Pokémon Diamond is one of the games in the fourth generation of Pokémon games. It, along with its counterpart Pokémon Pearl, are the latest in what is possibly the best known game franchise for the Nintendo handheld consoles.
So let’s start with our controls. There’s not much to say on the controls of this game, as they’re pretty much the standard in the Pokémon franchise. However, as this game is on the Nintendo DS, a new feature has come to the screens in the form of touch sensitivity. In Pokémon Diamond, the player can use the Touch Screen to select Pokémon, view Pokémon summaries, use it to select attacks to be launched at the enemy(s) and, in a great new feature, even manipulate their own personal Póketch, which takes the place of the PokéNav. The Touch Screen certainly makes this game a lot less tedious, however it can be slightly annoying having to pick up and put down the stylus continuously. However, it’s a warm addition nonetheless.
For some reason, with each new generation of Pokémon games, the quality, depth and clarity of the graphics seems to exceed the previous generation. Pokémon Diamond is no exception.
Pokémon Ruby, Sapphire and Emerald introduced players of the Nintendo games that perhaps not everything is completely solid. Perhaps roofs don’t stretch all the way down the ground. In the RSE generation, players could walk slightly behind rocks, houses and caves. Pokémon Diamond takes this to the next level.
In Pokémon Diamond, the graphics make use of large bridges, overhanging roads, large rocks, skyscrapers and many other things. It’s fun to hide behind something and then hand the DS to people to have them guess where you’re hiding! Of course, the fun is always short-lived because the character is always in the center of the screen… But that doesn’t make it any less fun.
However, the graphics are more excellent. While slightly pixelated in some places, the graphics far exceed the excellence that came with RSE generation. Also, the Pokémon Diamond generation has held onto the graphics idea started by Pokémon Emerald, which is when a Pokémon enters battle, it performs a small action, that really goes towards making you feel like the game is real once more.
The only problem with the slightly pixelated graphics is when the bar comes across to introduce the member of the Elite Four that you’ll be versing. The Trainer that you’re versing is so pixelated that they’re almost beyond recognition. Although, that shouldn’t deter you from the graphics of the excellent visuals in this game.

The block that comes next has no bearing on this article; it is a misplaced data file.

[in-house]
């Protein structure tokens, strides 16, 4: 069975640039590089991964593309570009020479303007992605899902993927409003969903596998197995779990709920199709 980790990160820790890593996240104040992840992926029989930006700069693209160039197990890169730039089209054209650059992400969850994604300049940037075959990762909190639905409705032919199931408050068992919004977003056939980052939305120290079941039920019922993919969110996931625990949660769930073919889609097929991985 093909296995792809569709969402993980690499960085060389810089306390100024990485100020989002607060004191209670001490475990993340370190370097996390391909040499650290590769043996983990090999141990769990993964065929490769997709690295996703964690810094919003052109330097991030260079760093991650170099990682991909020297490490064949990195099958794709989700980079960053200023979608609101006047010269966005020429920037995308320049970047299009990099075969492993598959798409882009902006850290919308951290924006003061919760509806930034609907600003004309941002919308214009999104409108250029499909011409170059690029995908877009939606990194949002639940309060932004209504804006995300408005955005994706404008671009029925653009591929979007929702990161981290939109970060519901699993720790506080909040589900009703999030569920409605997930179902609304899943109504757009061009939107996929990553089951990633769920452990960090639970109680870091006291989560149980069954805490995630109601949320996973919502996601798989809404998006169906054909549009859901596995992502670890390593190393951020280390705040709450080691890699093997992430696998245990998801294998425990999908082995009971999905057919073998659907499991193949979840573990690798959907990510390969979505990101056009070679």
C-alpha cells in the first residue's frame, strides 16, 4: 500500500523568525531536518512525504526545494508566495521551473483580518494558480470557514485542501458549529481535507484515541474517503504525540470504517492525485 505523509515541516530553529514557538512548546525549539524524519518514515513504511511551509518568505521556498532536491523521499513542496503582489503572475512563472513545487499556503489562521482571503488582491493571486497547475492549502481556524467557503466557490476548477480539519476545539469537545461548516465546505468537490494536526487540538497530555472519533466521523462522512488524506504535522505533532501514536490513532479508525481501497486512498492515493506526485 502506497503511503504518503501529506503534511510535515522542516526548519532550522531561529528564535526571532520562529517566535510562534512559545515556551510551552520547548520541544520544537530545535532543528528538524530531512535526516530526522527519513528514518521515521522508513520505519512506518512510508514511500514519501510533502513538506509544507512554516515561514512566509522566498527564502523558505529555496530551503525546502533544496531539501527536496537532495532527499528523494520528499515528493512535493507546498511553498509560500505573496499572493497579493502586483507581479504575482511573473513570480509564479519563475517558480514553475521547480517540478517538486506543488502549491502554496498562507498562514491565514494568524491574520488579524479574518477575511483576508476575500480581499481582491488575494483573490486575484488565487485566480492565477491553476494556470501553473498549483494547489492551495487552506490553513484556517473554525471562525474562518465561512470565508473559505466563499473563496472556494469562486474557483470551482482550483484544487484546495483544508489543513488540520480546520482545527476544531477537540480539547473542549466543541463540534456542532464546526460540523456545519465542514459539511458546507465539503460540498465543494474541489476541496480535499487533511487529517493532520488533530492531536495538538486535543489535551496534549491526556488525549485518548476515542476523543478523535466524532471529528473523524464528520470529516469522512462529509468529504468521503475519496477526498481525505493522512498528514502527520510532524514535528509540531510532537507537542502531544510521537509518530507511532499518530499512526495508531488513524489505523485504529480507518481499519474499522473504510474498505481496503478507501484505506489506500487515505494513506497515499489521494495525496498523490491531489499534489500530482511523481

The sound in Pokémon Diamond is slightly better than that of the RSE generation.
Especially when facing legendaries, the music that plays is quite stunning, especially when facing the three Pokémon of the lakes (not saying anything more, play the game!). The music just permeates to the very depths of your heads, pitched at just the right frequency and amplitude to really make sure you’ll never forget it.
The amount of legendary Pokémon in this game is extraordinary. Whereas in most of the previous generations, you would have the main legendary of your game, the three sort of lesser known ones that you have to go hunting for, eg the Regis in the RSE generation. There would also, in addition to those, be one more that you could find.
In Diamond, and Pearl as well, you have all of these, plus at least six more standalone ones that require a large amount of hunting, plus a few that you can get by special Nintendo Events. I’m fairly sure that there’s around 12 or more legendary Pokemon that can be captured in this game, instead of about five! I’m not saying this is detrimental to the game, but this perhaps makes it slightly more complex than it has to be. However, I think Nintendo might have gotten slightly excited by the increased storage capacity of the DS Card that they just threw in a few more things. I’m in two minds about this, but when you play the game, you can make a decision for yourself.
Pokémon Diamond seems to have tried its hand at its first real storyline. Sure, all the other generations had their own respective storylines, but this one is just wonderfully done and spreads for a much longer time. Like the others, it always leads to the catching of the main legendary in your game, either Dialga or Palkia, depending on the game you bought, Diamond or Pearl. This did happen in all the other games, and only threw the real part of the storyline in at the end. In this one, you constantly overhear people talking from the new “Team Galactic”, and it ends up leading to an epic battle with Cyrus, the Team Galactic leader for the fate of our entire universe…
This is the first handheld Pokémon game to have the capability of connecting to the Nintendo Wi-Fi Connection (Nintendo WFC). This manifests itself in the form of the Global Trade Station (GTS). The Global Trade Station allows players to trade with people all across the globe. It works like this:
If you’re trying to get rid of a Pokémon, you upload it into the GTS. You then state which Pokémon you want in return, which gender and which level. This is then set, and people will look all over, and if they find yours and it meets their requirements as well, the Pokémon will be traded and you’ll get theirs and they’ll get yours.
When you’re looking for a Pokémon, simply put in which Pokémon you want, what level and what gender, and it will automatically list the people who meet the criteria you put in! I love this feature, and think it’s awesome!
Anyway, this is by far the best game in the Pokémon franchise yet. Probably worth buying, seeing as it’ll take you ages to fully complete it. Hopefully, you guys enjoyed the review!